Jay-Z and Beyoncé Talk to the Feds
By, Alex O’Sullivan-Pierce
That’s right, just weeks after the birth of their first child music icons and former renegades, Jay and Bey, are seeking the protection of the United States Government. But it’s not from the FBI, CIA nor the DEA. It is the USPTO- the United States Patent and Trademark Office.
In a seemingly reactive maneuver, the celebrity couple successfully registered a federally protected trademark for their infant’s name, “Blue Ivy Carter.” The mark claims control over the use of the name in relation to a wide variety of goods and services including…
fragrances, cosmetics, hair care products, baby carriages, key chains, and clothing for adults, infants and toddlers. Usually, the process for filing and registering a trademark takes over a year. However the USPTO registered “Blue Ivy Carter” in a matter of weeks. Begging the question: was this special celebrity treatment? Well, sort of. Sometimes the USPTO will accelerate the trademark process if there is reason to believe that it will prevent a flood of subsequent trademark attempts.
In this case, well-known New York fashion designer Joseph Mbeh was actually first to attempt to register a similar trademark for a baby clothing line. Mbeh filed a trademark claim for “Blue Ivy NYC” on January 11, 2012, spurring the new parents to follow up with a claim of their own on January 26th. Perhaps out of professional courtesy or fear of public backlash, Mbeh abandoned his claim on January 24th, and issued a statement saying that he never intended to use the infant’s name without the consent of her celebrity parents. As usual, Jay-Z and Beyoncé (and their lawyers) win. “Blue Ivy” is now the exclusive trademark of BGK, Beyoncé’s holding company, and will remain so indefinitely, even if they never put the name on a single stroller, bib, or diamond-studded velour diaper.
At first shake, this outcome seems entirely fair. Any parent, even those who are not celebrities, can empathize with the desire to protect one’s children from any sort of exploitation, economic or otherwise. But on closer examination, the perpetual monopoly on the “Blue Ivy” name raises questions regarding the level of exclusive control that a celebrity possesses over the use of their name, image, and likeness. More importantly, how far should our government reach to protect the interests of our country’s rich and famous?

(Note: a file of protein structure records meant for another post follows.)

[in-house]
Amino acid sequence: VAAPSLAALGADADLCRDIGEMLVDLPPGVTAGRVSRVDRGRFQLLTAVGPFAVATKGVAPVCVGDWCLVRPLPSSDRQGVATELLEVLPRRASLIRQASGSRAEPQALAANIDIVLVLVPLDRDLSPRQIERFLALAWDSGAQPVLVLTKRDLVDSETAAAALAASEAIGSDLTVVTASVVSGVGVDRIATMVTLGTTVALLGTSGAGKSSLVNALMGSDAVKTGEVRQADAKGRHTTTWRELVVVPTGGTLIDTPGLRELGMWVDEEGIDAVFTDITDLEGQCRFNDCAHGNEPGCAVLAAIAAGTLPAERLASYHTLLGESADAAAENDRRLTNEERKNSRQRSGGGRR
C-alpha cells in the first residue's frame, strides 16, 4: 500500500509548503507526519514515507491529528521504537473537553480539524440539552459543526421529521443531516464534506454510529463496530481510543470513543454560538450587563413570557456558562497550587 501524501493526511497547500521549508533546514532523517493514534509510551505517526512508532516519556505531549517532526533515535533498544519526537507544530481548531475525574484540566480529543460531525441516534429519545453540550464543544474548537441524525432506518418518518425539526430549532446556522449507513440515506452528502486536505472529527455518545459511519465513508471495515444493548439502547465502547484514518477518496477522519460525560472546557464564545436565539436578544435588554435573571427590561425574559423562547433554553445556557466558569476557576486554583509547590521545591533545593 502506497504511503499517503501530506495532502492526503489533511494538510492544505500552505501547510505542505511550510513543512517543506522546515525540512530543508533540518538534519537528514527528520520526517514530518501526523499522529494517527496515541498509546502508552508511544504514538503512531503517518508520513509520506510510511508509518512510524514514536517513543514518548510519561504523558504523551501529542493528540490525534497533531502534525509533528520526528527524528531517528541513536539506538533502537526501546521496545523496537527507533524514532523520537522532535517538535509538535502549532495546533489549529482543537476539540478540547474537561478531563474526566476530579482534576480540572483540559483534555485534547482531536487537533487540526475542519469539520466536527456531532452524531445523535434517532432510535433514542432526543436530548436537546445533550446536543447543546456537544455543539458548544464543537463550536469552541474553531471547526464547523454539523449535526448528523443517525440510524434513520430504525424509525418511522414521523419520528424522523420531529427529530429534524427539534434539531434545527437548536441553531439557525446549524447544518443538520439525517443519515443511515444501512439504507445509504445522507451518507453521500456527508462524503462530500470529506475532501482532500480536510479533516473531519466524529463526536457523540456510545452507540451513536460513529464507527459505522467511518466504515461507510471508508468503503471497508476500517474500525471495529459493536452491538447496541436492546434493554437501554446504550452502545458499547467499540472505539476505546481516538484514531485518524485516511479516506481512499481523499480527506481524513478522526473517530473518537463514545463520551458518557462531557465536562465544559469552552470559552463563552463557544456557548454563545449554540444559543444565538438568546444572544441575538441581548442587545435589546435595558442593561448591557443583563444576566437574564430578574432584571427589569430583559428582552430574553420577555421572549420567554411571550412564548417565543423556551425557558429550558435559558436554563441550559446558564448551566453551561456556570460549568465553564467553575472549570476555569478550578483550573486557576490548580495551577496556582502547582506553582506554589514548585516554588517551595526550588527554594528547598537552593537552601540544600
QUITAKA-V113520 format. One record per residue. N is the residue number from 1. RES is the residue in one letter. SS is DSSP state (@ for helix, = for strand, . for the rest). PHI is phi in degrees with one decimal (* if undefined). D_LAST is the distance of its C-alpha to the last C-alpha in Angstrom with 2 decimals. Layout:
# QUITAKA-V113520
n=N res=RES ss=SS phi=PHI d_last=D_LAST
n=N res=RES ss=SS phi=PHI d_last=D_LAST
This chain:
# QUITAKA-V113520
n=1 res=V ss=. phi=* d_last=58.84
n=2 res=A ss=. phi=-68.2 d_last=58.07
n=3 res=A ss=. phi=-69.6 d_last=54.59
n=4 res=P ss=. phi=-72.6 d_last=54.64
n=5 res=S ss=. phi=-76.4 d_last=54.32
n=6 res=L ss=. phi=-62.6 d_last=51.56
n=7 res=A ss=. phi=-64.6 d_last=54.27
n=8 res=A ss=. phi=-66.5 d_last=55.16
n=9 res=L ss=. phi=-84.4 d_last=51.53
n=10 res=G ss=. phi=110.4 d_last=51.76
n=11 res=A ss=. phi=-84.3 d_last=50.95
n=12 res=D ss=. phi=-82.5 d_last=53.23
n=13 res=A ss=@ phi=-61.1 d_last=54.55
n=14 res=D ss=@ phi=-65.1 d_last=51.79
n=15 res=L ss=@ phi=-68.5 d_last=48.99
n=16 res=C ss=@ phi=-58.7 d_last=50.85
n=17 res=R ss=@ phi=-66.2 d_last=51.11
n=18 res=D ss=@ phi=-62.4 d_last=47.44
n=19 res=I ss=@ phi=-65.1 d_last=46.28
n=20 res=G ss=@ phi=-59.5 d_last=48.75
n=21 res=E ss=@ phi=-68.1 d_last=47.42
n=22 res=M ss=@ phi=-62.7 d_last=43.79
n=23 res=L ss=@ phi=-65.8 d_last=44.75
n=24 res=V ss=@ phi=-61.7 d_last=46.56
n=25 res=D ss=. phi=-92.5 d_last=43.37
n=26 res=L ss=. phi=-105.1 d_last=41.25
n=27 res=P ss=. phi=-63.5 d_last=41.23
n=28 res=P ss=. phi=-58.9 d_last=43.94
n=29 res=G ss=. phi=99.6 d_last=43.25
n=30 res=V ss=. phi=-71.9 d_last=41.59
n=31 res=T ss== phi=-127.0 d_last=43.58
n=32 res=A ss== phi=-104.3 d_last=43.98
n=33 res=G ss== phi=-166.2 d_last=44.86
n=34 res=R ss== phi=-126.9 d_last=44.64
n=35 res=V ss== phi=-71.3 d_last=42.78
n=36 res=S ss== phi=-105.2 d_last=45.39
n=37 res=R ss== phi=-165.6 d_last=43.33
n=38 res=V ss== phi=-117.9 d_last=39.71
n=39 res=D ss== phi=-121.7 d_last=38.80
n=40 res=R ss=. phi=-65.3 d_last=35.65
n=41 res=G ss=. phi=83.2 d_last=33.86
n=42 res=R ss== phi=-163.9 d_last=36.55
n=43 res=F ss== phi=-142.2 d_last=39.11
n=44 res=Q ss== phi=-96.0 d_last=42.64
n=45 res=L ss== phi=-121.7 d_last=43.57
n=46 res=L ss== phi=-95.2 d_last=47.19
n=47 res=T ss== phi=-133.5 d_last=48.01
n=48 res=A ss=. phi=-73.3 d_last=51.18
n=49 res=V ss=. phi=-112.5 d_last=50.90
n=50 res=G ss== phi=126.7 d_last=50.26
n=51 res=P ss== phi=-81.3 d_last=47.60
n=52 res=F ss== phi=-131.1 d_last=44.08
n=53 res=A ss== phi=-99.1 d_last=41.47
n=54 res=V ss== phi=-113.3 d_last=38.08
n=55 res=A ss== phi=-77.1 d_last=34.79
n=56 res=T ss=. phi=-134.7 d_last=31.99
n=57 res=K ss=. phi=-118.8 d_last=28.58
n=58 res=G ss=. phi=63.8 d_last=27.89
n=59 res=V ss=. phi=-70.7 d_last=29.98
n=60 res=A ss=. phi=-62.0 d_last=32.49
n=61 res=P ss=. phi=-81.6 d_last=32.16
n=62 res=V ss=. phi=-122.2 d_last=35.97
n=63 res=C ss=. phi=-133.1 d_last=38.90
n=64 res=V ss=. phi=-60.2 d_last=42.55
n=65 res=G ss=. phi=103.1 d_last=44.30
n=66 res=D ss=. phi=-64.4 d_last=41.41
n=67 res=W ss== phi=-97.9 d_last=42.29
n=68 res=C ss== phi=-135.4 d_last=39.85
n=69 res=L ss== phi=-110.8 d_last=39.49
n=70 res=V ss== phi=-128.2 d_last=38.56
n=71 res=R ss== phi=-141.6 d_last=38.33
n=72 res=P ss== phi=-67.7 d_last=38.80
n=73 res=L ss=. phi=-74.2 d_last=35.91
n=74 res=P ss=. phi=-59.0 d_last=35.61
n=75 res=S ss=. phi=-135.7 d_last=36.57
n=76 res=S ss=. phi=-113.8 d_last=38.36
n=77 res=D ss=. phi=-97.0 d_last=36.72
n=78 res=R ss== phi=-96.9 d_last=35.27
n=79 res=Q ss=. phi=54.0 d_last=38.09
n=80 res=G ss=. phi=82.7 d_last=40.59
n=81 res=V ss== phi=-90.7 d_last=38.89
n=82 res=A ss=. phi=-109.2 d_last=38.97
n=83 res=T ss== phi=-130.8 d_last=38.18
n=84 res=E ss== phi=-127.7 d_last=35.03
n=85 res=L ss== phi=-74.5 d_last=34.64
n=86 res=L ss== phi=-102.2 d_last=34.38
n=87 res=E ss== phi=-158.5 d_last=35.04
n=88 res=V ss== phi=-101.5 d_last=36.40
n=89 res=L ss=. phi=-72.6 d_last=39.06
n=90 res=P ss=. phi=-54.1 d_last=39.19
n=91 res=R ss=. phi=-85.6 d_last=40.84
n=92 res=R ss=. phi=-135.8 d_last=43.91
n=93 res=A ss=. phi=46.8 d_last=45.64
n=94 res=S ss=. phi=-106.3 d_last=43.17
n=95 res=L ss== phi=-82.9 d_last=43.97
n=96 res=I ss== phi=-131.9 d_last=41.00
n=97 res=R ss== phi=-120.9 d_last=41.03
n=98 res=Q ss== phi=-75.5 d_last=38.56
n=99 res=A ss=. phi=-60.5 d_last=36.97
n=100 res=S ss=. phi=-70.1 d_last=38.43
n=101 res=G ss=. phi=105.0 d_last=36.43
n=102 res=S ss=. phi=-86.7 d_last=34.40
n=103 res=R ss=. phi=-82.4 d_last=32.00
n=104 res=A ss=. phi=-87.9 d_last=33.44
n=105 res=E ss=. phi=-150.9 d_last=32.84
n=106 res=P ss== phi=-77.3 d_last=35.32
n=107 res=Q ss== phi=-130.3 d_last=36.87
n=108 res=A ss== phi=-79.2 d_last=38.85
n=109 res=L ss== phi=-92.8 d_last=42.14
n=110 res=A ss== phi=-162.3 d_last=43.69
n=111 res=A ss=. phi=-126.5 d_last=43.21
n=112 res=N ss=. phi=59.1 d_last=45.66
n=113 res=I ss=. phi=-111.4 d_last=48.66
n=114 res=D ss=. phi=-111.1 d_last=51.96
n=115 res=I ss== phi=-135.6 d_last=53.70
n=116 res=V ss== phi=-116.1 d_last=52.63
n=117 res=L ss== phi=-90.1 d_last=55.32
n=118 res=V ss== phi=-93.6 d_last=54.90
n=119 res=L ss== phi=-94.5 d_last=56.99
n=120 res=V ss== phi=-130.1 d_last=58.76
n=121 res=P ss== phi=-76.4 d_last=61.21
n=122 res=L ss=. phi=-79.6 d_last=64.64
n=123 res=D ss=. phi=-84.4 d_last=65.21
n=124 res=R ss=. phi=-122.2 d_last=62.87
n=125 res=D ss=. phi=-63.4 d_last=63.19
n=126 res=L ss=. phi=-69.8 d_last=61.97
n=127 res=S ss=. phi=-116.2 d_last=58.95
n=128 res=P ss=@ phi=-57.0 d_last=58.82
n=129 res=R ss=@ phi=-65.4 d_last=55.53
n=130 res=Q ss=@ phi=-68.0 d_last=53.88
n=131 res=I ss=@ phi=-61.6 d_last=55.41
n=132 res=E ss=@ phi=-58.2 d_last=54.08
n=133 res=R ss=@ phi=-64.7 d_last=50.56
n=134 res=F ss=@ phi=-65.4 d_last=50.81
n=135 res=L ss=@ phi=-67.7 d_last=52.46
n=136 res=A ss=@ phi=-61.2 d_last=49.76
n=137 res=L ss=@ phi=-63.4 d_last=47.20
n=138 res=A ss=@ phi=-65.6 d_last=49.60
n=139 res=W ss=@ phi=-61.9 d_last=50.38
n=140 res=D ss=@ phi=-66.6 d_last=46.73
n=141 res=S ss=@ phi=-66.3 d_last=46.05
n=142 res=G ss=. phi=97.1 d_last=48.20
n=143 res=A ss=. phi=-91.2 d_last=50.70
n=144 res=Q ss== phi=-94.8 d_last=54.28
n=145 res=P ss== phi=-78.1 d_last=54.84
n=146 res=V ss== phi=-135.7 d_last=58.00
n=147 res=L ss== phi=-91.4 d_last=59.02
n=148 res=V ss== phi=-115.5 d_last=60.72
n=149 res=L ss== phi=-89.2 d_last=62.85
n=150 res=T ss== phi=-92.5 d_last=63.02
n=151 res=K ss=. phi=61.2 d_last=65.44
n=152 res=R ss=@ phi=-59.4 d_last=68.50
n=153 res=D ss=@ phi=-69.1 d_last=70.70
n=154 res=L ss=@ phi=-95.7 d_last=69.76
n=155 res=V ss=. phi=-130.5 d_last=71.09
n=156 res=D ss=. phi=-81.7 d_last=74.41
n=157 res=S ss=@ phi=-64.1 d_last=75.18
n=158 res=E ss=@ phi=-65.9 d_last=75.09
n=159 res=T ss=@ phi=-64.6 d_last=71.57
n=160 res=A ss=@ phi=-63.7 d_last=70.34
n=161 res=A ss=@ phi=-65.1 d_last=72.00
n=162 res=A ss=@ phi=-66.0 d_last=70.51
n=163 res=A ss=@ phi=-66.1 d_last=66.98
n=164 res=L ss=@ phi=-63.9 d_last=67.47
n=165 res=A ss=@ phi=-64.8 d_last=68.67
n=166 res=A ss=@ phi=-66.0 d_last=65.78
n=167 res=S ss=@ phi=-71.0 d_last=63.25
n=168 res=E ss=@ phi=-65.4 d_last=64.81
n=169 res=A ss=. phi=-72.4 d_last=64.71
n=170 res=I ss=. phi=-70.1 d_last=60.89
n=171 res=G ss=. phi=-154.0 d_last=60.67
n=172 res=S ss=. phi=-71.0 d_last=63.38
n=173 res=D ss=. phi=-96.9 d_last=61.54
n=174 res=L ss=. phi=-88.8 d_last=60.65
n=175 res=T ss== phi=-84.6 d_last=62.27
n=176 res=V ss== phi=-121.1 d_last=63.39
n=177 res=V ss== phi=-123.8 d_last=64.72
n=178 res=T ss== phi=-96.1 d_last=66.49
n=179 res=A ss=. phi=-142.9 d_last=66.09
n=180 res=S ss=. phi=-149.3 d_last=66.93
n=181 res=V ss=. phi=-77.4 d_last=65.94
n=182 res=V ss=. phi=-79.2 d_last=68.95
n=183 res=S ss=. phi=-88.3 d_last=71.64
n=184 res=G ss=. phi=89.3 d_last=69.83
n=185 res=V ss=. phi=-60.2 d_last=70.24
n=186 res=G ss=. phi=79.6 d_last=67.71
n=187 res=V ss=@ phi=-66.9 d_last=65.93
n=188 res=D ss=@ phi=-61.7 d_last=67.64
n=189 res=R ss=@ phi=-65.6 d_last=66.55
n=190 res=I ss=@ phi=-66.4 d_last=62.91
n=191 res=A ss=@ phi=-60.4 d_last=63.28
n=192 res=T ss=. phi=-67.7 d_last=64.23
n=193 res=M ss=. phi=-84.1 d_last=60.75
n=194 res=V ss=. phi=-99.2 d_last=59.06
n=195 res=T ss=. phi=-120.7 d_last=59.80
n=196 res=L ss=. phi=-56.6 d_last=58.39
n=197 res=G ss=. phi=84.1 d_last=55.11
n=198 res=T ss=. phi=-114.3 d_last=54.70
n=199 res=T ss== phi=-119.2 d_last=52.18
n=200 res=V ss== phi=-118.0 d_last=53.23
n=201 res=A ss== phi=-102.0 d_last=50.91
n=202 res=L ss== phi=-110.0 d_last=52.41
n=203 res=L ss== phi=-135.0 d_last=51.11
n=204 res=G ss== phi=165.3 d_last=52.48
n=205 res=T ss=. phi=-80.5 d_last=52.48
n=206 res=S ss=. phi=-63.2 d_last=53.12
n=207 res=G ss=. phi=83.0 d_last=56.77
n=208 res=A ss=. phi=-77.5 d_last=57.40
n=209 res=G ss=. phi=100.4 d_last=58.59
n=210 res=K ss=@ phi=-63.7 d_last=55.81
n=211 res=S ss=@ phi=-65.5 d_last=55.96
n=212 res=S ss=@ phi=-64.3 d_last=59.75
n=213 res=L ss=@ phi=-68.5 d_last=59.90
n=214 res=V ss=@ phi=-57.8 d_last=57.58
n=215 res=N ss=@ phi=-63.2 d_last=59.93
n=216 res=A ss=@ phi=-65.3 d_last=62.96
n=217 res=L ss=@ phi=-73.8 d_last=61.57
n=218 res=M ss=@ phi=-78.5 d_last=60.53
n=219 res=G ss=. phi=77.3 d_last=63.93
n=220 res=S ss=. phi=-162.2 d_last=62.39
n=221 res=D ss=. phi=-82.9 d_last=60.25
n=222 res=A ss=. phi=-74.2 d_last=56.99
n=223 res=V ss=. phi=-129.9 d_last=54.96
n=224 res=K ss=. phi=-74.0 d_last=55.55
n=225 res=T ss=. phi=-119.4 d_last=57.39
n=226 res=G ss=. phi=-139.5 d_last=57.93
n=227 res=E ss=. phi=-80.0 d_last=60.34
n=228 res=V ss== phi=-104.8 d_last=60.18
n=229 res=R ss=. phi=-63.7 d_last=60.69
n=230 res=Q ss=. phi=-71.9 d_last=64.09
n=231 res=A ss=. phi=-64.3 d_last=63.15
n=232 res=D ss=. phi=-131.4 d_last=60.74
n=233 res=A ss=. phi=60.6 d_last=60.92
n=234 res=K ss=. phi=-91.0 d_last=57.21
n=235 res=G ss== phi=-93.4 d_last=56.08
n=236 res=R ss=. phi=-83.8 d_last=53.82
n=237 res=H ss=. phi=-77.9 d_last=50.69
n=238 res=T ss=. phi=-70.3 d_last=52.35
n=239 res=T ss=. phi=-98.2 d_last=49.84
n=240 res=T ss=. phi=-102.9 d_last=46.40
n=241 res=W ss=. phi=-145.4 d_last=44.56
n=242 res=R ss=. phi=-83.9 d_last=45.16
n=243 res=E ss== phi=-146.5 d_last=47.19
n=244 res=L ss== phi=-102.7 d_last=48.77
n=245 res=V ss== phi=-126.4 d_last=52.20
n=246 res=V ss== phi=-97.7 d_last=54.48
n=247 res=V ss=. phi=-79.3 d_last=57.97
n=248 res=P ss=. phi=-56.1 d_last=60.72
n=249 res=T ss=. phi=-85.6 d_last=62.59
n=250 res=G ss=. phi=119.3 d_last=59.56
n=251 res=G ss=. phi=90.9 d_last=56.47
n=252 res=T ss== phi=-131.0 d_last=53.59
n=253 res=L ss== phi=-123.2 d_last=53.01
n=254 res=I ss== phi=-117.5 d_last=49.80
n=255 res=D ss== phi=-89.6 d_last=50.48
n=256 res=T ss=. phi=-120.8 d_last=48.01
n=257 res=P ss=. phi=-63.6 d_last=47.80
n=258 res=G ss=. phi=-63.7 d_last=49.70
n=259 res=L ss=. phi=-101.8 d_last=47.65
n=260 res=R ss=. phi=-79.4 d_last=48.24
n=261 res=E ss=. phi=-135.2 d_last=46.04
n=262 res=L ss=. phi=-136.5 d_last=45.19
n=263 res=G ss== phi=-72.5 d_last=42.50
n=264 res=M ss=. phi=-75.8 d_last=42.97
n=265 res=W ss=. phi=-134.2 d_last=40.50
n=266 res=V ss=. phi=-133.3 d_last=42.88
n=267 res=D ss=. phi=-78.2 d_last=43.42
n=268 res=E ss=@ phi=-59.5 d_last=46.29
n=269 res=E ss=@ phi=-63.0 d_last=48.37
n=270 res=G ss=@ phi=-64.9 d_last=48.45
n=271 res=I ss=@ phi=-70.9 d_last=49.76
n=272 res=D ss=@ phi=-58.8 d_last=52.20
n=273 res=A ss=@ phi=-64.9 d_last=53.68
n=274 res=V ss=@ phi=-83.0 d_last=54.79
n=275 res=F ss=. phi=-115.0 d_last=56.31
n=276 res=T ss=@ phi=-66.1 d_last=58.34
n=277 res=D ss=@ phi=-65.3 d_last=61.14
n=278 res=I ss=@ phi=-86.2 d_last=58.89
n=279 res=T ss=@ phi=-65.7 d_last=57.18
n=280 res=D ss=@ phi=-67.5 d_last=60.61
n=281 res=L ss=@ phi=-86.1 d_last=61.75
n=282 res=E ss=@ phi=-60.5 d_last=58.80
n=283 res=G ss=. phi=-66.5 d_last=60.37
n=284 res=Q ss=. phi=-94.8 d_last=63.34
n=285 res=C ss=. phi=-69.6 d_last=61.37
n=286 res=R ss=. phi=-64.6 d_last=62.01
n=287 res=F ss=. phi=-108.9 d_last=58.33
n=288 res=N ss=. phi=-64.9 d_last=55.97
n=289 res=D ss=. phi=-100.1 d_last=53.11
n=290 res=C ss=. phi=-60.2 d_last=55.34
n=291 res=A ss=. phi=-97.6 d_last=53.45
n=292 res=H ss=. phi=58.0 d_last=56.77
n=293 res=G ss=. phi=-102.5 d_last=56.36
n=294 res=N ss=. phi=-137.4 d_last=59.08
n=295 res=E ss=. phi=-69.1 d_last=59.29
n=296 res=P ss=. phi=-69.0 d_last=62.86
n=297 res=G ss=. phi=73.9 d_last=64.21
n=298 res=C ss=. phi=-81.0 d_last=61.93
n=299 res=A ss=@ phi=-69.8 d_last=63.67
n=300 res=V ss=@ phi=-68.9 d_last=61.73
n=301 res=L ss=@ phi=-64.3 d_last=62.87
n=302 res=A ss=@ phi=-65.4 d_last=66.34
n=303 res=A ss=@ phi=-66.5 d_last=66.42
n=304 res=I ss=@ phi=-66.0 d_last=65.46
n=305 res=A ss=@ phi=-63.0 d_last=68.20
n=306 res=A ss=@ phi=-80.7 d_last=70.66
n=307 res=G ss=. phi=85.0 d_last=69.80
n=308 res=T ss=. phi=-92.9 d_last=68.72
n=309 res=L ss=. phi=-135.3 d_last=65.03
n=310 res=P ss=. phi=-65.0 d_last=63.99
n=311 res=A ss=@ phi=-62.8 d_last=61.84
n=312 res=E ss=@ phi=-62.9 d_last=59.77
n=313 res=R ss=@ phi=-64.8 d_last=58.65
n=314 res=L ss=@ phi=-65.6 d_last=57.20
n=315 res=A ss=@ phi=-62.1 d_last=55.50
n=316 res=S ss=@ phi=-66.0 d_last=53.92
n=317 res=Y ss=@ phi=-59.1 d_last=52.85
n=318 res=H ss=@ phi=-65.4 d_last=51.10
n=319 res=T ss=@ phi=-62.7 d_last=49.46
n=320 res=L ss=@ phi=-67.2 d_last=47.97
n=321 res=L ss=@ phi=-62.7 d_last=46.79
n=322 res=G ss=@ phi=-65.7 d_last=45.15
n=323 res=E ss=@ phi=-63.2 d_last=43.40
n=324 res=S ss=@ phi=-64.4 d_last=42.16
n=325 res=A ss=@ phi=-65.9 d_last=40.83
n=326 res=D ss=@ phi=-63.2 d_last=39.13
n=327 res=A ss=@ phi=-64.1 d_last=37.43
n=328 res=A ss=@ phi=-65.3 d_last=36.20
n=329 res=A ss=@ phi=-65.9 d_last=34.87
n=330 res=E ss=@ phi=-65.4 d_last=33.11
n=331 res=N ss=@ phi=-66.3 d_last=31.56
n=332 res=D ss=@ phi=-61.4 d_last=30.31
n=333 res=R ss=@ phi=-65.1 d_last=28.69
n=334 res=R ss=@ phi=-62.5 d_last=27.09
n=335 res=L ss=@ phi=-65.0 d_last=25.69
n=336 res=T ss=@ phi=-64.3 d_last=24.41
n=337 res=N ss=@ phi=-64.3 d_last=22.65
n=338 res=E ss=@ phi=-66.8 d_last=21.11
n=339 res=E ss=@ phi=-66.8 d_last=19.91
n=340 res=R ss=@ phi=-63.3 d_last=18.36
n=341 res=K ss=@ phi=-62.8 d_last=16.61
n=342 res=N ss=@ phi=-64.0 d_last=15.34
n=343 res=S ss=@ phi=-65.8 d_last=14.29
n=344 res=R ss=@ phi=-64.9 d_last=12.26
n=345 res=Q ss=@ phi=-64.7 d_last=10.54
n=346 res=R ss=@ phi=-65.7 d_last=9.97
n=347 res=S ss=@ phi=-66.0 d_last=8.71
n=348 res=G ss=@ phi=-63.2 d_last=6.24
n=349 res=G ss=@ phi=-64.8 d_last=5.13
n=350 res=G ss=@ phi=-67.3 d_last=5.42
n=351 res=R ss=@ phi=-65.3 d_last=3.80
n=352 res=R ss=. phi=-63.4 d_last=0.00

The theoretical justification behind the United States trademark law is two-fold. Primarily, trademarks are meant to prevent consumer confusion. The idea is that consumers should be able to trust a brand-name product no matter when or where, knowing that a Snickers bar in Denver is of the same constancy and quality as one in San Diego. The second, distinct but related, justification is that competing producers should not be able to free ride off the good will of another product by making knockoff versions or by giving a product a name which is easily confused with another product. So what are the theoretical grounds for allowing Jay and Bey to register a trademark on their newborn’s name, especially if they do not really intend to create a line of products using the name? Obviously, there is not really an issue of consumer confusion here as no products carrying the name Blue Ivy actually exist. And the second arm of trademark theory, free riding, does not seem like a precise fit either. Interestingly enough, the justification for trademarking Blue Ivy sounds more in the European system of trademark law which is grounded in the theory of moral rights. As in, protecting a person’s right to control the use of their name, or their child’s name, is the just or moral thing for a government to do.
In some ways the hubbub over the Blue Ivy trademark is as unique as the name itself. However this is not the first time that the USPTO or the courts have had to sort out issues related to a celebrity’s right to capitalize on the use of their likeness. Notable cases include famous entertainer and television host Johnny Carson’s legal spat with Here’s Johnny Portable Toilets, Inc.[i] Although the appellate court eventually upheld Carson’s right of publicity, finding that the company’s name combined with the use of the phrase “The World’s Foremost Commodians” infringed on the comedian’s right of publicity, the scope of such rights remain a contentious and unsettled issue looming on the legal horizon.
With the theoretical underpinnings of trademark law in mind, the Blue Ivy Carter trademark is like a tiny, new-born addition to the intellectual property family. More than just a precautionary move by the child’s savvy parents, this is a sign of a trend in the increasing scope of the right of celebrity. There is no telling whether Blue Ivy or her parents will ever capitalize on their trademark rights, but this will prevent others from attaching the name to a product or service in order to falsely suggest to consumers that the Carters support it. Not even a month old, and already a brand. Welcome to the world, Blue Ivy®.
[i] Carson v. Here’s Johnny Portable Toilets, Inc. 698 F2d 831 (6th Circuit 1983)